A visionary leader like you can bring others with YOU as YOU…

  • Choose Catalytic Language
  • Condense Your Focus
  • Celebrate Your Progress

Back in 1969, who would have thought that Cleveland would be described like this?

“Hipsters battling to rent warehouse lofts. Trendy bars, espresso shops and music venues. A funky, celebrity-chef-owned restaurant serving bone marrow and crispy pig ears.”

Someone in 2009 who loved Cleveland enough to pursue a “Green City on a Blue Lake”!

  • What vision is stirring in your heart right now?
  • What’s your catalytic language?
  • What’s your condensed focus?
  • What opportunities can you create to celebrate your progress?

If you would like to learn more about vision and momentum, start a conversation with our team. We’re glad to offer our input. Your vision is at stake, so let’s talk.

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ABOUT THE AUTHOR

Jeff Meyer

Jeff Meyer

I am Jeff Meyer, and I start fires. Ever since that basketball game in college when I came off the bench and lit a spark for my team, I have carried the nickname "Fire Meyer." (Until that point in my career my jersey #22 never saw the floor in an actual game. Perhaps the #22 was a symbol of my life calling: 2 Timothy 2:2?) I live to see sparks ignited and connections made. I long to see the church wake up and live. I long to see Jesus-followers display passionate commitment to Jesus. Jesus' invitation to follow Him was an adventure of epic proportions. Can we recapture that today? I long to see communities transformed into healthy places of wholeness. I believe that communities are transformed when Jesus-followers are stoked and respond. Perhaps you've heard it said that the church is the hope of the world. I believe that a responsive Jesus-follower is the hope of the world. "Igniting connections" is my way of setting off some inspirational sparks; sparks that ignite a passionate response to the call of Jesus.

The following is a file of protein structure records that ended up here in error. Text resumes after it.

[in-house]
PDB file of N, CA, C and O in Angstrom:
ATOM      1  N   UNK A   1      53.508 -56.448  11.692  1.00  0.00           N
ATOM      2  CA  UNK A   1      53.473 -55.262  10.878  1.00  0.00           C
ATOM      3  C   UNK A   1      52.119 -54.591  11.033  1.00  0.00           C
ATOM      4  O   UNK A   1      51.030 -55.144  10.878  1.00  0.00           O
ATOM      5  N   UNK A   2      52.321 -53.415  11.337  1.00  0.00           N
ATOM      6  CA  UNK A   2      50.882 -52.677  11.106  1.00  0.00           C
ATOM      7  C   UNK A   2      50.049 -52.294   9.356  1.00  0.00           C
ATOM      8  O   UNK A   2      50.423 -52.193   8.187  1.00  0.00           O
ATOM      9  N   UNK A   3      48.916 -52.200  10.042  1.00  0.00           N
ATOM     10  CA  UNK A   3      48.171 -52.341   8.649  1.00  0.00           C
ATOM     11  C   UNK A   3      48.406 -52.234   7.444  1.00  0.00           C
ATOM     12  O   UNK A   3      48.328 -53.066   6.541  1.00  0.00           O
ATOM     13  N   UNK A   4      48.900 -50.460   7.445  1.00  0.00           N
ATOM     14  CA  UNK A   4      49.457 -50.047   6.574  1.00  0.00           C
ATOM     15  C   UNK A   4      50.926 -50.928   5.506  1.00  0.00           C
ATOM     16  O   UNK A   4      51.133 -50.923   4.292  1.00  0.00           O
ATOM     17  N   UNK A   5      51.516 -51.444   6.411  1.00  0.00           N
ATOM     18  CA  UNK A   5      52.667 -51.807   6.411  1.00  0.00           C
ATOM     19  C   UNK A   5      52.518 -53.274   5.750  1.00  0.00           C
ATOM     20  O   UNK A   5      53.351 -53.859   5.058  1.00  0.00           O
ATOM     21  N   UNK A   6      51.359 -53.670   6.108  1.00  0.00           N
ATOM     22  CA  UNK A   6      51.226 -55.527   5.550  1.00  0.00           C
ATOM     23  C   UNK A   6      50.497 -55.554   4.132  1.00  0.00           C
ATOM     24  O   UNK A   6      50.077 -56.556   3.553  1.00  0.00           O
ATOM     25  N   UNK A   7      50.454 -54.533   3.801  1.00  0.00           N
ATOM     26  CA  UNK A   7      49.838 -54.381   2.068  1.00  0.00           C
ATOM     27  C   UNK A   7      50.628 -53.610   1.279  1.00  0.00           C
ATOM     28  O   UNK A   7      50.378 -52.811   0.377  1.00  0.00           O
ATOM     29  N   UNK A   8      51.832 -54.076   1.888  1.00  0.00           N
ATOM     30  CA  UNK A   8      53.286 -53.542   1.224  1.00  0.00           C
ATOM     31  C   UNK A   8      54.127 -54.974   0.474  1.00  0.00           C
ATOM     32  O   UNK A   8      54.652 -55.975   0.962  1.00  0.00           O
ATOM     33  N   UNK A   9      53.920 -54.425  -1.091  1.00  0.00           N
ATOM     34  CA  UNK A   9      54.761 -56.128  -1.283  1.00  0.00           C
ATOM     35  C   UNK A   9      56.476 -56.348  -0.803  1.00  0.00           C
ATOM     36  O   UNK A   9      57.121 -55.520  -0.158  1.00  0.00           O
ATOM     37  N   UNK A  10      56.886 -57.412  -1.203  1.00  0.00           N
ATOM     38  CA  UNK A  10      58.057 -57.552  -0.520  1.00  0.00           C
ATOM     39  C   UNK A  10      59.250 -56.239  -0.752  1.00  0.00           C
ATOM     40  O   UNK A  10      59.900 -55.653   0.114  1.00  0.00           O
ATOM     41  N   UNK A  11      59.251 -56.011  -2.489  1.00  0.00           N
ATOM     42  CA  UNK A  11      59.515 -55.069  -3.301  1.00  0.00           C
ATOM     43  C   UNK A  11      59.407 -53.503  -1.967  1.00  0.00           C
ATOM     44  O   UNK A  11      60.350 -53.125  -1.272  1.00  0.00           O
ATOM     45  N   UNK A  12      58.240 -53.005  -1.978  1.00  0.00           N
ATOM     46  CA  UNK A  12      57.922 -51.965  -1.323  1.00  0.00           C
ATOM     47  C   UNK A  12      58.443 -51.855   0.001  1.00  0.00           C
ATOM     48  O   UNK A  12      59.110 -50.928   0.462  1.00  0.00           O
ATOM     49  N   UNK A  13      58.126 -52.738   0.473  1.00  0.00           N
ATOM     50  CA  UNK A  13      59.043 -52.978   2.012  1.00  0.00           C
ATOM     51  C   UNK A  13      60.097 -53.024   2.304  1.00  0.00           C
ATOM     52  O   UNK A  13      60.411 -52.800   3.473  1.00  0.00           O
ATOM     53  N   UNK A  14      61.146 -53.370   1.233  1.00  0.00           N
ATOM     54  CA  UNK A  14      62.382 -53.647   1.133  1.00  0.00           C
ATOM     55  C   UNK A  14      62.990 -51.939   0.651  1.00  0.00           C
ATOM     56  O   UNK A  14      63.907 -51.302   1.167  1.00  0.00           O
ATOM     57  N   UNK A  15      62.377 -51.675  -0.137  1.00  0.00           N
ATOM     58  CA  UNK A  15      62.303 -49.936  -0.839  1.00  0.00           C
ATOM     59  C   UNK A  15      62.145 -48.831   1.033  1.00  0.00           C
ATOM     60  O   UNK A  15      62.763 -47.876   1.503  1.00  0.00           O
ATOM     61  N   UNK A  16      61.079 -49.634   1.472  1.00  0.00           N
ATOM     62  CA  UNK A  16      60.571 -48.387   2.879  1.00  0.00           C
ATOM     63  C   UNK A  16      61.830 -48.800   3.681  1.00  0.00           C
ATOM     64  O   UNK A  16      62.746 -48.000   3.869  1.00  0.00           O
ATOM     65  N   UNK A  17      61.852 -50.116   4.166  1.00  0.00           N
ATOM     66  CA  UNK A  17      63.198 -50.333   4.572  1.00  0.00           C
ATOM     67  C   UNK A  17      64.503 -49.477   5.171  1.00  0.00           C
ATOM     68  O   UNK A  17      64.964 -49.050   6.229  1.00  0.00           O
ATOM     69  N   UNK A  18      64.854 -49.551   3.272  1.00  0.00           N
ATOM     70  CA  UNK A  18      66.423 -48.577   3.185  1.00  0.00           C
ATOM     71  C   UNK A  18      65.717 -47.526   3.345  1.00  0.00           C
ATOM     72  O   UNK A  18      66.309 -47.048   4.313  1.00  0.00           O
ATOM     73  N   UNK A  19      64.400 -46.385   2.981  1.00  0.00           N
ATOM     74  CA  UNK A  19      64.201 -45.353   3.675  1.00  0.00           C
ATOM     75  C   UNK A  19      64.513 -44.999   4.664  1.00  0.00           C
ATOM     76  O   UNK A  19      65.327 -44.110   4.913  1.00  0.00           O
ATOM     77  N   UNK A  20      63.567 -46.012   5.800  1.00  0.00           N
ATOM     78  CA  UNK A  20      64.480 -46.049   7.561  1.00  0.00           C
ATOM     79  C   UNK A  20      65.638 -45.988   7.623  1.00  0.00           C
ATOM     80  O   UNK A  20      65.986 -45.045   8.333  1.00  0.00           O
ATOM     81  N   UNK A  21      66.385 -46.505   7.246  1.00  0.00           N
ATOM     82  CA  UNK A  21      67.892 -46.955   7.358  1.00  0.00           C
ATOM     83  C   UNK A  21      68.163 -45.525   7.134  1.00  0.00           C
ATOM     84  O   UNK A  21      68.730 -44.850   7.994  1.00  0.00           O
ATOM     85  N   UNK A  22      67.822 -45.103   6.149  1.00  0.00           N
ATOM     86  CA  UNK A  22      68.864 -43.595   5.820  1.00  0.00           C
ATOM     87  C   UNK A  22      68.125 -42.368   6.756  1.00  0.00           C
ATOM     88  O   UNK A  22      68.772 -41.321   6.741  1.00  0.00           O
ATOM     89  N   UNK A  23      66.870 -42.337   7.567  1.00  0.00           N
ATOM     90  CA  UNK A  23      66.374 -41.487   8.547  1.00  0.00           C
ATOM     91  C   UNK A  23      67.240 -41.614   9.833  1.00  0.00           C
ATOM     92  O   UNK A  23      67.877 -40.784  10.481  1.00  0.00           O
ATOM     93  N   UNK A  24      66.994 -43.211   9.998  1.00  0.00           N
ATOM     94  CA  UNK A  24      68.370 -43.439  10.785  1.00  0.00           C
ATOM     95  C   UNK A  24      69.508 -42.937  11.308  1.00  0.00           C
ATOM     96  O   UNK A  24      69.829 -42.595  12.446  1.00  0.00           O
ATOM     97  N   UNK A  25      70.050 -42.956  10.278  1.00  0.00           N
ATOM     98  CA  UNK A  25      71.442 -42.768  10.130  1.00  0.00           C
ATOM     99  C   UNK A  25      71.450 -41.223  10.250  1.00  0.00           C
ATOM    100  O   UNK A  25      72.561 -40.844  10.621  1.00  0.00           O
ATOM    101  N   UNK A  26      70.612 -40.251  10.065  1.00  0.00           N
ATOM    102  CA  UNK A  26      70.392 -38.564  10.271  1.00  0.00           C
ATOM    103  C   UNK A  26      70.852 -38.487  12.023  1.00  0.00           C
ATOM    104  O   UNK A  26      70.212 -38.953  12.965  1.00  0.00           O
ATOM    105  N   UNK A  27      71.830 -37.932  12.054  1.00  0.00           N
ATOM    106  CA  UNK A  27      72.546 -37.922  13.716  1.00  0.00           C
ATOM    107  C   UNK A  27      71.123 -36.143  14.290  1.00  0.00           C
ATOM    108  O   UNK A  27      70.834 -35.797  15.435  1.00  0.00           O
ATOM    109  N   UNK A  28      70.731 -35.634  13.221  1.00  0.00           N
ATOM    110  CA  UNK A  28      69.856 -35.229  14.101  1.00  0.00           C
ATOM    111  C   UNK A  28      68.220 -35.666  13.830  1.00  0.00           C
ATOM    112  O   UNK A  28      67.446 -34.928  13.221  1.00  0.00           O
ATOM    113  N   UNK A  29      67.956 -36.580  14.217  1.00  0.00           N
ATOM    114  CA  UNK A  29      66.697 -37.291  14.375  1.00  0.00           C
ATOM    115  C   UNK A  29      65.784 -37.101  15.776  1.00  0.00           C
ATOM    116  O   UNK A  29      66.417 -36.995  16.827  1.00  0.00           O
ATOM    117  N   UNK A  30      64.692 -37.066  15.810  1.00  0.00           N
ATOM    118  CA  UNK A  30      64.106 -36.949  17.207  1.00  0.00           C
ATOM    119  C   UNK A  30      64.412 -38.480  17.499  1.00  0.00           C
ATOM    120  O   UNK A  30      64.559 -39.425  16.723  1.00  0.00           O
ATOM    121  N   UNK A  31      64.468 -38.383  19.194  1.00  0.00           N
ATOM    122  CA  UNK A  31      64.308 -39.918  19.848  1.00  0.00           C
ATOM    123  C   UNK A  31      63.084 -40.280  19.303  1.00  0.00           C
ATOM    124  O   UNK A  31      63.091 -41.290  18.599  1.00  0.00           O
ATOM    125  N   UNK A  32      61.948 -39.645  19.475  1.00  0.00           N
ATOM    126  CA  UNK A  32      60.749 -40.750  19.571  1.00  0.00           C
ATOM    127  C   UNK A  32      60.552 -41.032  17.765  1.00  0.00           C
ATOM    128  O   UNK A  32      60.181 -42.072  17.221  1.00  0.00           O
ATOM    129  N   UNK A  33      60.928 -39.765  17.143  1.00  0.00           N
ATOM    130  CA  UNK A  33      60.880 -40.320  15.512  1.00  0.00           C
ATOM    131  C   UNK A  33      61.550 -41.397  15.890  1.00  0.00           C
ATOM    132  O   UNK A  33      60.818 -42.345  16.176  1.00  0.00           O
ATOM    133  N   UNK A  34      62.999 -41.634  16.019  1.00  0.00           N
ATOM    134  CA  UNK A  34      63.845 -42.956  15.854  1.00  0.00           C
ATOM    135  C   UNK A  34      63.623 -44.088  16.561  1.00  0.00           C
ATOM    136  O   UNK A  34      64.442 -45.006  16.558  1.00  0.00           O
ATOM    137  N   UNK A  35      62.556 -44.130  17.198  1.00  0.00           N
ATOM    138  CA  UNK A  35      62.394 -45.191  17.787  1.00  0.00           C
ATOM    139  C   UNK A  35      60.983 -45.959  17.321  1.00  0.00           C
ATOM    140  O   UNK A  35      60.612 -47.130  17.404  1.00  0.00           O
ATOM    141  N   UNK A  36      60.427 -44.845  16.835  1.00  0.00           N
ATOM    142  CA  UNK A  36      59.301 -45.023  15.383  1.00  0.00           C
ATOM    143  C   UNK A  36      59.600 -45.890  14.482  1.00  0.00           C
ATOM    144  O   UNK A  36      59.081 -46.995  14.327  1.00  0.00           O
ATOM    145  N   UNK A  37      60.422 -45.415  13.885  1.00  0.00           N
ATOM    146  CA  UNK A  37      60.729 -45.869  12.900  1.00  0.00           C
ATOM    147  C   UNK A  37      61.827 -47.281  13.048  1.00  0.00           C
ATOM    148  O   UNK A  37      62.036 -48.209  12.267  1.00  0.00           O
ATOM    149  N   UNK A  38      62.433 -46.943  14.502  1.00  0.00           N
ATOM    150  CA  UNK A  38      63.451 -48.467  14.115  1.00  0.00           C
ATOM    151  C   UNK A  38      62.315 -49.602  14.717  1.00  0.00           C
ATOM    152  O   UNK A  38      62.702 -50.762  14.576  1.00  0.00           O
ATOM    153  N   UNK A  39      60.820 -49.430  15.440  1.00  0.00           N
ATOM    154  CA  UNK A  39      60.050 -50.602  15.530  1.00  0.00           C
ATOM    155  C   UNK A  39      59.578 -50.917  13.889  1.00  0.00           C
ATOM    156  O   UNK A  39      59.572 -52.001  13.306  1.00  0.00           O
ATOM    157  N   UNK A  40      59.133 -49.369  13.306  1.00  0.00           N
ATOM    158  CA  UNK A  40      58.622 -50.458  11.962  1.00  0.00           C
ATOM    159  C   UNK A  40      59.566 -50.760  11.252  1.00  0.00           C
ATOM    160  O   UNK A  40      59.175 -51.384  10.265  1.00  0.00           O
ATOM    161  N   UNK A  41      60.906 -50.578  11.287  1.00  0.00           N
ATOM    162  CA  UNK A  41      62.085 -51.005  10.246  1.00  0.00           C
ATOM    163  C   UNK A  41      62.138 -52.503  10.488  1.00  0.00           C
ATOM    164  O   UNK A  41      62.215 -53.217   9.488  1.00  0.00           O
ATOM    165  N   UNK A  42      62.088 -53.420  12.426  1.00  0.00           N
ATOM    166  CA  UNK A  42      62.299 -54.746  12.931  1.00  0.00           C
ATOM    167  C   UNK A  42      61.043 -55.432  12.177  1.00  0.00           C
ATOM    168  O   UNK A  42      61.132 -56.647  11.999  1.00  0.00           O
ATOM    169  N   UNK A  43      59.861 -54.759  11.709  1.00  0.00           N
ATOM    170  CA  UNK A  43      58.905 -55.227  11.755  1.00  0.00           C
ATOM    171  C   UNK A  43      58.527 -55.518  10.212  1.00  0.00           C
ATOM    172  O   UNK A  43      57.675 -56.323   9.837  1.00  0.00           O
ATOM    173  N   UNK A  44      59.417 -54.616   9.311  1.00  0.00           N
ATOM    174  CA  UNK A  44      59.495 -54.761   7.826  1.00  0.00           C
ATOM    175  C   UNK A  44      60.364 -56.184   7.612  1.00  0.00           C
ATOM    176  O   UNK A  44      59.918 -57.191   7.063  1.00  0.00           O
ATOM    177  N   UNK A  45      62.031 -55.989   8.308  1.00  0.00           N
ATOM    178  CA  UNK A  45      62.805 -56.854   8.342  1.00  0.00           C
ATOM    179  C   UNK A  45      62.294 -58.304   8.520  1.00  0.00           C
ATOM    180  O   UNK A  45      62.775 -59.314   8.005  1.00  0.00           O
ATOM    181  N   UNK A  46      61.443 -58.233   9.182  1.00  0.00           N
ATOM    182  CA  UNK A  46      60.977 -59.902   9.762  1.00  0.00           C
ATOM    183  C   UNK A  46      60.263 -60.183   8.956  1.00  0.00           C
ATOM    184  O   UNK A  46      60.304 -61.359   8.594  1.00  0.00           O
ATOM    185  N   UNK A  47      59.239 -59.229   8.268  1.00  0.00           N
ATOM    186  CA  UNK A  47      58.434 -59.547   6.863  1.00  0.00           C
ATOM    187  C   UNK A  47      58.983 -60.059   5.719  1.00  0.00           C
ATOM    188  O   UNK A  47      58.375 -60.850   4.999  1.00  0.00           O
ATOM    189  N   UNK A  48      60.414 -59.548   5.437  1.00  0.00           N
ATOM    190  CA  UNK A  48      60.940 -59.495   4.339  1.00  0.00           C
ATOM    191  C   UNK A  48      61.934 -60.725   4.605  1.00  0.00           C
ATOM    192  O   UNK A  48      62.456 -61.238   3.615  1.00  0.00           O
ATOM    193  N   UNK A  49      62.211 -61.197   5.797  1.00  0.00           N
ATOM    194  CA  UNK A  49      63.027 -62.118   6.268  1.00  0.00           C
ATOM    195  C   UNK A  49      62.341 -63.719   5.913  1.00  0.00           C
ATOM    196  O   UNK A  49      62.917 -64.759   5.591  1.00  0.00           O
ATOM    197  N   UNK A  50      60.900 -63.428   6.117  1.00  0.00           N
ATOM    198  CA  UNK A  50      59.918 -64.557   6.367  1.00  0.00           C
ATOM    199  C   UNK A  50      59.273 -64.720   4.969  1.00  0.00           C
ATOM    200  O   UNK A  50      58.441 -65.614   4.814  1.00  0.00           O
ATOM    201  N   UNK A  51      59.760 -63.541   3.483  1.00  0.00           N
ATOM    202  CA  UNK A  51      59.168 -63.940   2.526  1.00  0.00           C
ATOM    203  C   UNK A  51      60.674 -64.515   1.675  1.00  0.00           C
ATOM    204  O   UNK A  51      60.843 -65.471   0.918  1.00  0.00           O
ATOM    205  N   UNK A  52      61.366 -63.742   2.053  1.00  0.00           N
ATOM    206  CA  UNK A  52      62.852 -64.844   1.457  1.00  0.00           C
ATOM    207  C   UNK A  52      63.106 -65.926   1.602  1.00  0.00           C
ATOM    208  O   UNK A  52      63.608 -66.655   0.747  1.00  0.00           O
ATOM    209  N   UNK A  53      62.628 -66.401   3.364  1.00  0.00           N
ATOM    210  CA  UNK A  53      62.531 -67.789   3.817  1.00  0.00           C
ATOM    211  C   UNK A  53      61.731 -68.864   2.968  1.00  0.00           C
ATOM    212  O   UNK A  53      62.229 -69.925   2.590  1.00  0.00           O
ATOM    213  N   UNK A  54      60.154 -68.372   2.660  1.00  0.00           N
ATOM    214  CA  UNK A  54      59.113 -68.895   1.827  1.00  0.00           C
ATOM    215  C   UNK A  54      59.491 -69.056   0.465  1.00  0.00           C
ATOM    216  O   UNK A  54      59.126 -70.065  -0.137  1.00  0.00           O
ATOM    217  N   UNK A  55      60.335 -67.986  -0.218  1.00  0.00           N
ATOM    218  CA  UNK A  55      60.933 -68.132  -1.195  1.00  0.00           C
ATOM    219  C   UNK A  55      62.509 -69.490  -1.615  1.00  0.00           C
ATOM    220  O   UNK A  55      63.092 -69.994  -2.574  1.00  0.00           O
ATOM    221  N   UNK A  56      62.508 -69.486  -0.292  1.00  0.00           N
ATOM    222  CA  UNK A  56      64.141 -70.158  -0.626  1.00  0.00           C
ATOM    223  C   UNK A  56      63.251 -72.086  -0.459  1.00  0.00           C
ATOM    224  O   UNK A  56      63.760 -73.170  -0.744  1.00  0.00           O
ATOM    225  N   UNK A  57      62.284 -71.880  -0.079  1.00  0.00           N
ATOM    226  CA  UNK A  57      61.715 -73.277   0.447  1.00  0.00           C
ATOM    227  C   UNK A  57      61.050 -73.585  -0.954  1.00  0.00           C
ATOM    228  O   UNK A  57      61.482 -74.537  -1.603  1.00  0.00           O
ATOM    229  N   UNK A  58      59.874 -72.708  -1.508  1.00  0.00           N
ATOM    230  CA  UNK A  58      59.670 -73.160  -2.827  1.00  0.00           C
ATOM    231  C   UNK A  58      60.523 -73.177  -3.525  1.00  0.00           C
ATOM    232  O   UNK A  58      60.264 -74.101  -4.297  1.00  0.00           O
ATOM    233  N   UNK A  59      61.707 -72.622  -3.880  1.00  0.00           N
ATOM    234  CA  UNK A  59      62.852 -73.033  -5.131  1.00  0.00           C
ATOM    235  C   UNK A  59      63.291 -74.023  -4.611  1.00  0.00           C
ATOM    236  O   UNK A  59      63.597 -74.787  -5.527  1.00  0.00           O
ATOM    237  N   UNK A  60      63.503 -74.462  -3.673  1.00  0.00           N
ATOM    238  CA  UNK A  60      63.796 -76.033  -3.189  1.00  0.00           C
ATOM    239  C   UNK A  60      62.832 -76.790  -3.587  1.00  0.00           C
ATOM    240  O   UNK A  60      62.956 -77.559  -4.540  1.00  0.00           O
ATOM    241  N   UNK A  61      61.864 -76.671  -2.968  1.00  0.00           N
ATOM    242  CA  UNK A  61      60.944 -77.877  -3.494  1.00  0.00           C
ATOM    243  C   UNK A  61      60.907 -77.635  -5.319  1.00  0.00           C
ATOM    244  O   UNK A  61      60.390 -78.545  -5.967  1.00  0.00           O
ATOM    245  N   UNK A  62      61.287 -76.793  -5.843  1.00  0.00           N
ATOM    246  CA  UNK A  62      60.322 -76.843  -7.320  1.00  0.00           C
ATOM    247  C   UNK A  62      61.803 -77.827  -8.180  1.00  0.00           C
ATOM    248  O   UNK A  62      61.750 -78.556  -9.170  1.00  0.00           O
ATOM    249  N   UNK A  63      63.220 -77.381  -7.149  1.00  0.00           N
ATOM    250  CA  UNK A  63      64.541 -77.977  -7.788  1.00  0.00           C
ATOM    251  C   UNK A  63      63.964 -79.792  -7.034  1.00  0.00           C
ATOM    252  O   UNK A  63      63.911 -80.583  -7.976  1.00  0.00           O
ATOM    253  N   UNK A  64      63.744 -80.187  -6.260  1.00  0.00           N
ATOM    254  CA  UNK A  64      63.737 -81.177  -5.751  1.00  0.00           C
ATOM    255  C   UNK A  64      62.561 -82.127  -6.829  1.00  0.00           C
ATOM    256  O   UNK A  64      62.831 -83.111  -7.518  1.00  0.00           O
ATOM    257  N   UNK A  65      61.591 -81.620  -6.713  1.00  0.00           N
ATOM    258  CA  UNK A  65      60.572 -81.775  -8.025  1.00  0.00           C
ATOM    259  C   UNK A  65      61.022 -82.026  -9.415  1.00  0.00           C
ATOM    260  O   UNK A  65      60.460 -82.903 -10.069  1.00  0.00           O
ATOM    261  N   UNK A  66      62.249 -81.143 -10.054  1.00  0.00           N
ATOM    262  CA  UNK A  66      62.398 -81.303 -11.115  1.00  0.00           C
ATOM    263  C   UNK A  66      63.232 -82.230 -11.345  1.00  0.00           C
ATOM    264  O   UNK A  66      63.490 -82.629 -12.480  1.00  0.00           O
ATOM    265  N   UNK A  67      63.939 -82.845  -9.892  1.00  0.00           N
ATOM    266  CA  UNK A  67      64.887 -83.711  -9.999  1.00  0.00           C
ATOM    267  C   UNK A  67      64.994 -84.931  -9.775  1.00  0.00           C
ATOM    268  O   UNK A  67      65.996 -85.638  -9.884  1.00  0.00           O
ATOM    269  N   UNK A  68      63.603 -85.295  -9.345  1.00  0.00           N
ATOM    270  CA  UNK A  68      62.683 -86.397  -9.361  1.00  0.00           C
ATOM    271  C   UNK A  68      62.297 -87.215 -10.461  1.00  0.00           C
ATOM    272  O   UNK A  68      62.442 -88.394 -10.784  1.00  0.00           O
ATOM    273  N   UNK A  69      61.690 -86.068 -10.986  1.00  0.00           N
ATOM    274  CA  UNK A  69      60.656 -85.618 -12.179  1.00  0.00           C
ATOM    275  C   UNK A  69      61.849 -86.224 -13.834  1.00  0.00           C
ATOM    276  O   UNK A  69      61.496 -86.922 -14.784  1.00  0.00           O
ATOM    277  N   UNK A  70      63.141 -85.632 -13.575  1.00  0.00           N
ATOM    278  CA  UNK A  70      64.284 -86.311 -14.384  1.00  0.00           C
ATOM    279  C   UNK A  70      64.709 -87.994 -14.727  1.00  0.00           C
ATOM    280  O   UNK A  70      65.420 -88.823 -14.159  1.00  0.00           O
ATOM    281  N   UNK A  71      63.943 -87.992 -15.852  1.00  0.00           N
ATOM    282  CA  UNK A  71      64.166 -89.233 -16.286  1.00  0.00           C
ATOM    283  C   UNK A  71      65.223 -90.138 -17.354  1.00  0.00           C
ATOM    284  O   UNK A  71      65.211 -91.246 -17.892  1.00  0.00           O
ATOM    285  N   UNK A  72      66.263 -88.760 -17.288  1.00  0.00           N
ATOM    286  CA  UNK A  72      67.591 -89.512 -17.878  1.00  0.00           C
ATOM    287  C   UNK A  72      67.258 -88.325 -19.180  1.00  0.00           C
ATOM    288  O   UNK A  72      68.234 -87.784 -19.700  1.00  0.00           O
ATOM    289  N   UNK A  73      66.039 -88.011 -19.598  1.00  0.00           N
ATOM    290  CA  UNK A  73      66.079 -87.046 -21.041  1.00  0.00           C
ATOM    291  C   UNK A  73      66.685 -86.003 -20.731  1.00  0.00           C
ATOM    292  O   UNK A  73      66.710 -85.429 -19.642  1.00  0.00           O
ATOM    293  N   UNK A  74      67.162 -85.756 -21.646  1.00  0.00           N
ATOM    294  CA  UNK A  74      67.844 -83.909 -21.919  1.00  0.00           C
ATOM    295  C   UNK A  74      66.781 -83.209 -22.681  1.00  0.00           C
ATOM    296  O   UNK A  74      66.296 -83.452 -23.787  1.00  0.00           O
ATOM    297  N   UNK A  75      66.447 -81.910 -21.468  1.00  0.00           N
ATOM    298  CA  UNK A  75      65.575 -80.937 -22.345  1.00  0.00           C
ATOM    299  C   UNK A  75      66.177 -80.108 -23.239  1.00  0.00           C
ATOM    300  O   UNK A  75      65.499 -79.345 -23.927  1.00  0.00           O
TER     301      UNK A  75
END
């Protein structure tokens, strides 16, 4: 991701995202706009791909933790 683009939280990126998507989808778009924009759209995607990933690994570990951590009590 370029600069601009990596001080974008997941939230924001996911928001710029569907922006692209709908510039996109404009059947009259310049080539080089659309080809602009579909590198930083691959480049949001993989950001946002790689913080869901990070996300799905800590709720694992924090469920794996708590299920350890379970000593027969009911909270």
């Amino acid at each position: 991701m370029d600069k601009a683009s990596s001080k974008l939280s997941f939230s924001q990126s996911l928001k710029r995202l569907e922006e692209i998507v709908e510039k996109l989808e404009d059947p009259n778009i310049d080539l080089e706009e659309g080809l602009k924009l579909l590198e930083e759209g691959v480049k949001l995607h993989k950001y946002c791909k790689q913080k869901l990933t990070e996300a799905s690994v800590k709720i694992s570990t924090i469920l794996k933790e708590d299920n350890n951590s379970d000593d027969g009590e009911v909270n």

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comment_post_ID); ?> I like it Mac and do agree with your opinions on the matter. Thanks much
 
— winston
 
comment_post_ID); ?> In this era, we have the opportunity of professional church staff today who utilize their gifting to shape the image and atmosphere of the church organization. But the 100% real impact on the church visitors is genuine evidence of changed lives by the gospel and the active growing discipleship (just as it was in the first century church). One demonstration is financially rich believers ministering equally together with poor believers (how odd, and incredibly miraculous; all humble and bow at the foot of the cross.). It is the awesome contrast of church members vocations, race, gender, age, maturity, gifting, humility that demonstrates to visitors "there is a Spirit in the place". That first-time guest list of 10 are "physical excuses", not spiritual excuses. Those don't tell the story. The condition of facilities and publicly greeting people have zero to do with it. The power of God in and through believers lives dedicated to impact other people with their relationship bridge-building of acceptance of the lost around them. Empowered believers are infectious, loving, helpful, giving, self-less, dynamic, compelling, bold, Christ-filled. As I have been in many church settings domestically and internationally, the facilities can be poor, and yet the fellowship can still be rich. We need to operate with first church humility. People come to Christ on His terms, not on our human abilities of hospitality. A huge catastrophe in a community, disaster relief brings lots of people into churches – many come to the church in those terrible conditions no matter the physical condition of the local church. Off the condition of facility, and onto the condition of God's people (living stones).... and everything else will grow.... and the other physical issues will be corrected by the staff.
 
— Russ Wright
 
comment_post_ID); ?> "While I understand the intent behind this phrase" Expound please. What do you understand to be the intent behind that phrase?
 
— Ken